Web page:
MINNEAPOLIS ..HC EPB — MINNEAPOLIS -- As the contending cities start lobbying for the two expansion teams the National Football League plans to award next year, one senator wants to find out why the league is limiting its expansion to only two teams.
Roy Neel, the chief of staff for Sen. Albert Gore (D-Tenn.), said yesterday from his Washington office that the senator plans to schedule a meeting with commissioner Paul Tagliabue on the subject of expansion.
"The first thing we want to explore with them is why only two teams," Neel said.
Gore hopes to get a team for Memphis, one of the major contenders with Baltimore, St. Louis, Charlotte and Memphis. Sacramento, Oakland and San Antonio also are expected to bid for teams.
Neel added that Sen. Gore plans to meet with other senators from states hoping to get expansion teams and added that Congress isn't likely to pass legislation favorable to the NFL until it expands by more teams.
"You can bet that the league is going to be hard-pressed in getting concessions from Congress on antitrust measures until Congress is satisfied that expansion is on track," he said.
The league has an antitrust exemption to pool its television revenue. Neel said Gore will follow more closely any attempts by the NFL to take games off free television.
"He may introduce his own legislation regarding that matter," he said.
The usual explanation for the league's reluctance to expand -- it has added only two teams since the 1970 merger -- is that the owners are reluctant to split the television revenue more than 28 ways.
But Tagliabue didn't mention that factor yesterday in explaining why the league is expanding by only two teams to reach 30.
"I think the feeling is a league with six divisions of five teams offers a lot of advantages from a competitive standpoint. People feel it's ideal. I think a two-team expansion is felt to be the most sensible in terms of player talent that's available," he said.
Meanwhile, the cities that want the two teams will step up their lobbying as they wait for guidelines from the league. Tagliabue said the new expansion committee will meet in late June or early July.
Herbert Belgrad, chairman of the Maryland Stadium Authority, left yesterday in an upbeat mood as the two-day meeting came to a close. He said Baltimore has made strides in preparing its bid and ranks in the top two in all the criteria.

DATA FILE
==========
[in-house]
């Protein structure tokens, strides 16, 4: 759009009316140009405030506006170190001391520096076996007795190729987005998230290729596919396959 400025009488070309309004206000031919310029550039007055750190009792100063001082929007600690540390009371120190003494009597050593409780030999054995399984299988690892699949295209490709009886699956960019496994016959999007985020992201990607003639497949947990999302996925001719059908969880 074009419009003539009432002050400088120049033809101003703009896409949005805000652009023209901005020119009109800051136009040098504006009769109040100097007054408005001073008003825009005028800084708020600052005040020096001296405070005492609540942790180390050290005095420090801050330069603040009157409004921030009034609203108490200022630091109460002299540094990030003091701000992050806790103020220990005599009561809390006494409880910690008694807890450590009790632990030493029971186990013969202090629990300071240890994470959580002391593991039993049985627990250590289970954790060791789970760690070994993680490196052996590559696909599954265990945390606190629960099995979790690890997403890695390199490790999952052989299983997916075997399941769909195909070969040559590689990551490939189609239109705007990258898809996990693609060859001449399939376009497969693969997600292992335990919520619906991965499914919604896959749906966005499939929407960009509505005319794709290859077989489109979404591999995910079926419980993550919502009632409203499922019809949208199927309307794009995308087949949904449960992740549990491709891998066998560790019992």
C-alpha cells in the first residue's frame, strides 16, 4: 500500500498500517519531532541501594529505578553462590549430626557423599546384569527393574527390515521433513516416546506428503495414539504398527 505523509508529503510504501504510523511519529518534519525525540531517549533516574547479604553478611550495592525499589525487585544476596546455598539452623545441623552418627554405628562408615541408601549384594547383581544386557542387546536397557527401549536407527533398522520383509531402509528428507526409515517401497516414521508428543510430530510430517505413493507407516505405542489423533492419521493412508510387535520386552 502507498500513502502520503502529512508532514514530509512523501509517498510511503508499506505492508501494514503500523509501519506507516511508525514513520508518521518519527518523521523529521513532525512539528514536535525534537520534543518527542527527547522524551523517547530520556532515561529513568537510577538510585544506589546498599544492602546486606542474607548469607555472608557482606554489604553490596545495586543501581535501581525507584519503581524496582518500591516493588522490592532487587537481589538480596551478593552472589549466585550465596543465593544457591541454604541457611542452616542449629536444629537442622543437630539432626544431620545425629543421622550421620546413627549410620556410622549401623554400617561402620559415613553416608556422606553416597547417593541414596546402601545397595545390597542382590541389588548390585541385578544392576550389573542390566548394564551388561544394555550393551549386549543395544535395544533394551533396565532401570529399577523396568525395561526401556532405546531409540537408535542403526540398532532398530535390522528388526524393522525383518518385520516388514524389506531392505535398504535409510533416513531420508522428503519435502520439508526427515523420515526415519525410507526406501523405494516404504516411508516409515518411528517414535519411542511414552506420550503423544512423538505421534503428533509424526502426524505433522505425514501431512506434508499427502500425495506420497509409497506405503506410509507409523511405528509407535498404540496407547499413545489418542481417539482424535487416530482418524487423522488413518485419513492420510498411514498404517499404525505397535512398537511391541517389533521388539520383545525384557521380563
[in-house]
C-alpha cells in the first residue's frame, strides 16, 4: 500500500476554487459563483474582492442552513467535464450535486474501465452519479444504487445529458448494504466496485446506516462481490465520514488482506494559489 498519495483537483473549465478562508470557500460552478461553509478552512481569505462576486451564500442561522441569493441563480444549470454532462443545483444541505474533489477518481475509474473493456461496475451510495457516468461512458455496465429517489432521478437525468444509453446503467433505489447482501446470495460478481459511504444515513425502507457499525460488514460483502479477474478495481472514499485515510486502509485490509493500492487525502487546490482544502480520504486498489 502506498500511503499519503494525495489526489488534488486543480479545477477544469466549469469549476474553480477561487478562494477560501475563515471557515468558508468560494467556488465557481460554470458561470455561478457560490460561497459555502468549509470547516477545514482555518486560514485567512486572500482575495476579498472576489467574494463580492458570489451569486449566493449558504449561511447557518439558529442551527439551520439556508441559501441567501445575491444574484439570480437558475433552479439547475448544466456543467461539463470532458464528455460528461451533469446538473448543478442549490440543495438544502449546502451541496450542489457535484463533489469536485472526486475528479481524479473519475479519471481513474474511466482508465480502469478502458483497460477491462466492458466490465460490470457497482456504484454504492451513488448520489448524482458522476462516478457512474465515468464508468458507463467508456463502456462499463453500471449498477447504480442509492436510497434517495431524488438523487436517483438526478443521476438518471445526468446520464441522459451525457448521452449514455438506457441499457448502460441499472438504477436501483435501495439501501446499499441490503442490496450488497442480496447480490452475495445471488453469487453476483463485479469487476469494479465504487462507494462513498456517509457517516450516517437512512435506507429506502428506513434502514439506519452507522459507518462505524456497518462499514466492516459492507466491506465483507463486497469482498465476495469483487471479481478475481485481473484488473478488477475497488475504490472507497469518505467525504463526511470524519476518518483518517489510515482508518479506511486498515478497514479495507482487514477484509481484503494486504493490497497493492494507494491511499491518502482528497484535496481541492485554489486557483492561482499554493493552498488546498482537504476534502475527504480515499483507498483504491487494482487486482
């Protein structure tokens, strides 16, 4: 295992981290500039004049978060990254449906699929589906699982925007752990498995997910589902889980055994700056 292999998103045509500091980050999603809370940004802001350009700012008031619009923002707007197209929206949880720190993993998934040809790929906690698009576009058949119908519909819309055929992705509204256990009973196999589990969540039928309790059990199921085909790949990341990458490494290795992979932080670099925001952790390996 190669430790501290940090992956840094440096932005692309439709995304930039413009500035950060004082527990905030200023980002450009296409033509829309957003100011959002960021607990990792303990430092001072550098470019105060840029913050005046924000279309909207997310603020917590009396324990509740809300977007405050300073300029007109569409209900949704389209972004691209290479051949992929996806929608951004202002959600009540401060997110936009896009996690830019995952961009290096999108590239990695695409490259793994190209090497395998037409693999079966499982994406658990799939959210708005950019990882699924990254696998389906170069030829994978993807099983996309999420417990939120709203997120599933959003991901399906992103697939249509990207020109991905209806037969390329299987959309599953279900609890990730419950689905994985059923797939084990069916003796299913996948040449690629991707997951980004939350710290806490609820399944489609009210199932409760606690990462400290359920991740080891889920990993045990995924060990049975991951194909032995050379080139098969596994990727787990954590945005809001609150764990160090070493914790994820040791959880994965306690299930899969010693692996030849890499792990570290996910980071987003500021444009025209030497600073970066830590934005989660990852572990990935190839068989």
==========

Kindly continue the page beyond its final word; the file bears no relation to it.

"You'd be surprised at how far that we've come already," he said.
He said, among other things, an independent consulting firm has already conducted a phone study showing Baltimore could sell 400,000 tickets for an expansion team.
Of the major contenders, Baltimore and St. Louis have public funding for new stadiums, Charlotte, N.C., proposes to build one with private financing and Memphis and Jacksonville, Fla., plan to use existing stadiums, although Jacksonville plans a major renovation of its stadium.
One question is whether Charlotte investors can get the private financing to build the stadium and buy the team. The total cost could be more than $300 million.
The late Joe Robbie used private financing to build a stadium in Miami although he had the advantage of already owning the team. His son, Tim, who now runs the team, said yesterday said he doesn't know if the feat can be duplicated.
Robbie said: "It'd be very, very difficult. My father was a very strong-willed individual. I think without his perseverance, it would never have been done and I'm not sure anyone will ever do it again."
There was another example yesterday that the cities that offers the NFL the best deal are likely to get the teams. In the voting for the 1995 Super Bowl, Miami, which has held six Super Bowls, upset Houston, which has held only one and felt it deserved one after it spent $70 million renovating the Astrodome.
Although Tagliabue said seating wasn't a major factor, Houston officials felt Miami got the nod because Joe Robbie Stadium holds 75,000 for a Super Bowl and the Astrodome can be enlarged to only 67,500.